Friday, January 14, 2011

Light Pipes & Sconce

In addition to the cast concrete logo, the office addition of 2007 invovlved other unique architectural features.  One of them was the idea of light pipes.

The design called for a half dozen individual offices to be positioned against the 12" thick, concrete block, outer wall of the building.  The original plan involved cutting windows in each of the partitioned offices.  When examination of the wall showed that it would be inadvisable to cut such large openings along the base of a 30' high wall, I came up with the idea to "pipe" in the light from outside.

Instead of cutting 4'x5' openings, we would instead core-drill a vertical row of 6 holes, each 2" in diameter.  Solid acrylic rods with sharpened polished ends would be inserted through the openings protruding from the otherwise flat surface of the exterior, and southern-exposed wall.  The sharpened ends would catch the sunlight, and act like giant fiberoptics

On the inside, a specially designed wooden light fixture (non-electrical) would support a seventh vertical acrylic rod, notched to receive the 6 that pierce the wall.  The seventh rod was actually inserted within and through a series of 6 acrylic cubes.  The cubes are strictly decorative, and help to mask the circular aspect of the pipes.

In order to demonstrate that the effect was possible, I built a functioning, scale model.  The seventh vertical rod is missing in this case, the six hornizontal ones in the model pipe light directly into the cubes.

The goal wasn't to provide a view like a window.  It was to allow the office occupant, with no access to the outside, to be able to discern the natural cycle of daylight time and weather conditions as indicated by the continuous change in the appearance, angle, and color of the light emerging from the pipes.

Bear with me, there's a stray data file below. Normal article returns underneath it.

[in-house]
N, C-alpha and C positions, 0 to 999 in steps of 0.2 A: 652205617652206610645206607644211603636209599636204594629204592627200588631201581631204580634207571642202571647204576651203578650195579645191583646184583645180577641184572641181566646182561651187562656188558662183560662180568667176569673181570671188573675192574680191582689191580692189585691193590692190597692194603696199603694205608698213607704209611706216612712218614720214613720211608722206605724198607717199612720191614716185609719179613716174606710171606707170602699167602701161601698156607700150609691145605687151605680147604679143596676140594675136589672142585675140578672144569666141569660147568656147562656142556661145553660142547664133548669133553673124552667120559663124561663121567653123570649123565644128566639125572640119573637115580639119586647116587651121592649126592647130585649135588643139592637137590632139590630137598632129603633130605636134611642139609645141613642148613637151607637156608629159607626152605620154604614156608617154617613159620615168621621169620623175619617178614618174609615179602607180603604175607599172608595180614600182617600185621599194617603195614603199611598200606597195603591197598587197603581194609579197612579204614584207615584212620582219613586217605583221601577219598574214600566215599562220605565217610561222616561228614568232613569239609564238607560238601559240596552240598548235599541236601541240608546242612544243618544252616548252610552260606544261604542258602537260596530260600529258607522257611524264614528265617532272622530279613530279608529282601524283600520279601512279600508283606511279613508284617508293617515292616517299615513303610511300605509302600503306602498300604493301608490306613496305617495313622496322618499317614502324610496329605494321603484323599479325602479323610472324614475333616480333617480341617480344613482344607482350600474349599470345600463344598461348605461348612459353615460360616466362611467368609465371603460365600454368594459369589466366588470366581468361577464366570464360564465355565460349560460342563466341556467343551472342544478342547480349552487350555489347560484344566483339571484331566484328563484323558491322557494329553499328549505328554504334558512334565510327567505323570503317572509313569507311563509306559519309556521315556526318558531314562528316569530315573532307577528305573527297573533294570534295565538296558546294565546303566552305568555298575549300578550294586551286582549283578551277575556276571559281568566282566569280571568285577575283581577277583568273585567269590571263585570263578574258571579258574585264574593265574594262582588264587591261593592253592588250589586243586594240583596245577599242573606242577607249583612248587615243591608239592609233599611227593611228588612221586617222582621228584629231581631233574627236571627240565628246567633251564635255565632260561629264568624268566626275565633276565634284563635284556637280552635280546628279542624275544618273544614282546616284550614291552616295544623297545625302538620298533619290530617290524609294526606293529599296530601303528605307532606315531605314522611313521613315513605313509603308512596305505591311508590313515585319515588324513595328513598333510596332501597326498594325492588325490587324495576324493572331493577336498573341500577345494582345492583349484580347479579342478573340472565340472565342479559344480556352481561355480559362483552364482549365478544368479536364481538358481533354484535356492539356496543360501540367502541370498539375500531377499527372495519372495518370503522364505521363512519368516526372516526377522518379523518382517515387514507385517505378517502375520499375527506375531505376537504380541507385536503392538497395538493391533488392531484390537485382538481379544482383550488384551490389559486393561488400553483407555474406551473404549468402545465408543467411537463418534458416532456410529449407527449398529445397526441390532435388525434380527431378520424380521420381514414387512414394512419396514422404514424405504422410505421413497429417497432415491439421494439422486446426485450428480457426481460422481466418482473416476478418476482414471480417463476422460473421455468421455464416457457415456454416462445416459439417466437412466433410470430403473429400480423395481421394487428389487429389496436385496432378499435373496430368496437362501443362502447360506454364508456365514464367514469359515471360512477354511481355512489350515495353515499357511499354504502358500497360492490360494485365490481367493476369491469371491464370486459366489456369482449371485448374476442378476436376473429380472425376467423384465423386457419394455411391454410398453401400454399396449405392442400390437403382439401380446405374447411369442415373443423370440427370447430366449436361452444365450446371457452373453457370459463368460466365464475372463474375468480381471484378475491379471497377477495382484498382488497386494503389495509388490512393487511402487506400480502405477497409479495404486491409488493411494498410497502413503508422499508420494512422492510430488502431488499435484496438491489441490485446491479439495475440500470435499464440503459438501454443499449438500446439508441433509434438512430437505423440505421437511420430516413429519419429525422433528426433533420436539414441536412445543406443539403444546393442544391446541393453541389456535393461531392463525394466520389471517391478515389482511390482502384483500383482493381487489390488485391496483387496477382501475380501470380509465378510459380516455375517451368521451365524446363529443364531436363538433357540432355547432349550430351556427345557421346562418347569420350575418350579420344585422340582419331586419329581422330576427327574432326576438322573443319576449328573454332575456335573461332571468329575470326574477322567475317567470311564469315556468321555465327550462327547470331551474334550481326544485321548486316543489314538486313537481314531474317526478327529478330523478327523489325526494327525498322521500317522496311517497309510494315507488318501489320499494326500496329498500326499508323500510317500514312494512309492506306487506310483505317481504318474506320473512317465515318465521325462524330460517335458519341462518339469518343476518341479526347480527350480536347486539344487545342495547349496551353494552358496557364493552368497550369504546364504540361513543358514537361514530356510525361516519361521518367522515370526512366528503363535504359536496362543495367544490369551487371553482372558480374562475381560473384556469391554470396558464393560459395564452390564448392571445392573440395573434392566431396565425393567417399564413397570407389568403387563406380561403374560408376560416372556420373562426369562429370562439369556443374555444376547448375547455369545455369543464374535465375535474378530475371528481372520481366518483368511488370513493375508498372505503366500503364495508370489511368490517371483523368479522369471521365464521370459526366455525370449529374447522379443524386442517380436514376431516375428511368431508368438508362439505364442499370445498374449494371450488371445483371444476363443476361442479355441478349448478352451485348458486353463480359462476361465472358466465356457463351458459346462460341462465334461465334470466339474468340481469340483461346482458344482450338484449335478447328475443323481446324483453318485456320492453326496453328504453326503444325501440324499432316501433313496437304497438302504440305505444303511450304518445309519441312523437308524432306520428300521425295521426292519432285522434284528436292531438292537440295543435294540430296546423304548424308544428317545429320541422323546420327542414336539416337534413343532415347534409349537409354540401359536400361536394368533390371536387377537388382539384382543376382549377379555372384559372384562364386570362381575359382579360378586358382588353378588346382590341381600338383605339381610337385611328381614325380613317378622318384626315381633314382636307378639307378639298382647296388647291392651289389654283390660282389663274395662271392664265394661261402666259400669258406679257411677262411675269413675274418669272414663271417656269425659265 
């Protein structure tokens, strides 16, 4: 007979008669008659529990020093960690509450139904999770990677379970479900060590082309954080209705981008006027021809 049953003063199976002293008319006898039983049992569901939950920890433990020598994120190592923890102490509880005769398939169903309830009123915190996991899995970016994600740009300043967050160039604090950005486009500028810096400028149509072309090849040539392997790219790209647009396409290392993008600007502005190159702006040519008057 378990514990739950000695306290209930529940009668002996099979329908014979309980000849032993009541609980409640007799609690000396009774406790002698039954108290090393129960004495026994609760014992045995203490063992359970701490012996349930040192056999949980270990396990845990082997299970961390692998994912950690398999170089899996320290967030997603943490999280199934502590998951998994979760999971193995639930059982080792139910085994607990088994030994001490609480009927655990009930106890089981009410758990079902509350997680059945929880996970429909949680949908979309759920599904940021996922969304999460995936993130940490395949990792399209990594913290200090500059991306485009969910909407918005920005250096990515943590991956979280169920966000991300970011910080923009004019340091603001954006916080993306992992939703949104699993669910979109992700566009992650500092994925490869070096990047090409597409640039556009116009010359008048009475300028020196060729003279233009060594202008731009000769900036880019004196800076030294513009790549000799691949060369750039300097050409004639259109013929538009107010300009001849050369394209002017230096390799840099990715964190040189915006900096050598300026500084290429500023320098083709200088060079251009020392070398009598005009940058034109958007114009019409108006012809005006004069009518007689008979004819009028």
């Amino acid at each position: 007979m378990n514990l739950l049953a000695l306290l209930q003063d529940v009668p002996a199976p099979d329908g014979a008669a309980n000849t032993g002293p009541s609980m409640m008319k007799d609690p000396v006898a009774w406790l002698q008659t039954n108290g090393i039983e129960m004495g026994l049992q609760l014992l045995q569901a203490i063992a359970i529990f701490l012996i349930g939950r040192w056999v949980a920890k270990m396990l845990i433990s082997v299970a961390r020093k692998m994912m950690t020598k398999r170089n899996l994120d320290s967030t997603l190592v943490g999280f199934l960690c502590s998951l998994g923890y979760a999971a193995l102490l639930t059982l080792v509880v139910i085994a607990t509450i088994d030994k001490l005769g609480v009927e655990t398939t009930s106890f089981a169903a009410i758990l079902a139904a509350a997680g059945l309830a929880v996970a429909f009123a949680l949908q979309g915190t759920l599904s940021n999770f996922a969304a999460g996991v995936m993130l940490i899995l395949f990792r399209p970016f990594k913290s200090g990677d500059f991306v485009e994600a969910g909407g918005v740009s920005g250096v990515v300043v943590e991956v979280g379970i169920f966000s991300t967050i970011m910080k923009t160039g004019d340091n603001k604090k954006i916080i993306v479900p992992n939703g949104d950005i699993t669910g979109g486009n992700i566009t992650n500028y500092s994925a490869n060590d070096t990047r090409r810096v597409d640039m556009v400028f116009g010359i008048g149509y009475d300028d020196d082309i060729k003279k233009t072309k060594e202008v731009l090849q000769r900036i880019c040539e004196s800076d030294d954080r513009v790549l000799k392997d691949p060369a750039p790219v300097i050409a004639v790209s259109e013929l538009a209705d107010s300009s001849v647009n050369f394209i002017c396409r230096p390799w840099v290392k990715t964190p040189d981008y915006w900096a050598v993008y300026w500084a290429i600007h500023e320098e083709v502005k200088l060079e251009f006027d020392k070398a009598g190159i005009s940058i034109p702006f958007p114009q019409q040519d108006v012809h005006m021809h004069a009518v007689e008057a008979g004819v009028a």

Because glare was expected to be an issue, the fixtures were located behind the desks of the office occupants, and not in line with the reflective view of any computer monitors.

The images above and to the right are of the finished full scale interior light fixture. 

To the left is a photograph of the scale model on a windowsill.  The back wall of the model is correctly scaled, and the light coming through the cubes is traveling through the equivalent of 16" of solid wall.

Below is the original concept sketch for the acrylic cubes and to the right is the to-scale working drawing of the sconce as constructed.

Tuesday, January 11, 2011

The Sob - Test Proof

This work, based on an image, "T" taken by photographer Rick Day (used with his permission) is different from all my previous work in several key aspects.

Although it was originally designed with six gradient layers, I added a seventh after the fact - in order to articulate the line between the wall and the floor. 

Differentiating this line made the model's body pop forward in a much more three dimensional way.

In addition, previous work all consisted of the black mat on top so that it could form the framing mat as well as the darkest shadows of the image.

The detail photograph to the right, shows the highlights and deep shadows in the legs and feet.  It was difficult to figure out the layering in such a tiny area.

The detail photograph below, shot off axis illustrates how the darker areas are the deepest.

Saturday, January 1, 2011

A Little Lower - Test Proof

As I've developed my cutting skill, the selection of layer colors has proven to make an enormous difference in how the work is read at a distance.  Because of this, when working with new colors, several tests are needed to be sure that each shade is appropriate both to the others and to the image.

This cutting was done as an experiment in golden-brown earth tones.  I suspect the same image cut in blues would give it a substantially different appearance.  Once I haven't ruled out exploring.

I do not know the model nor the photographer.  This image was cropped down from a much larger one, found on a human-art blog.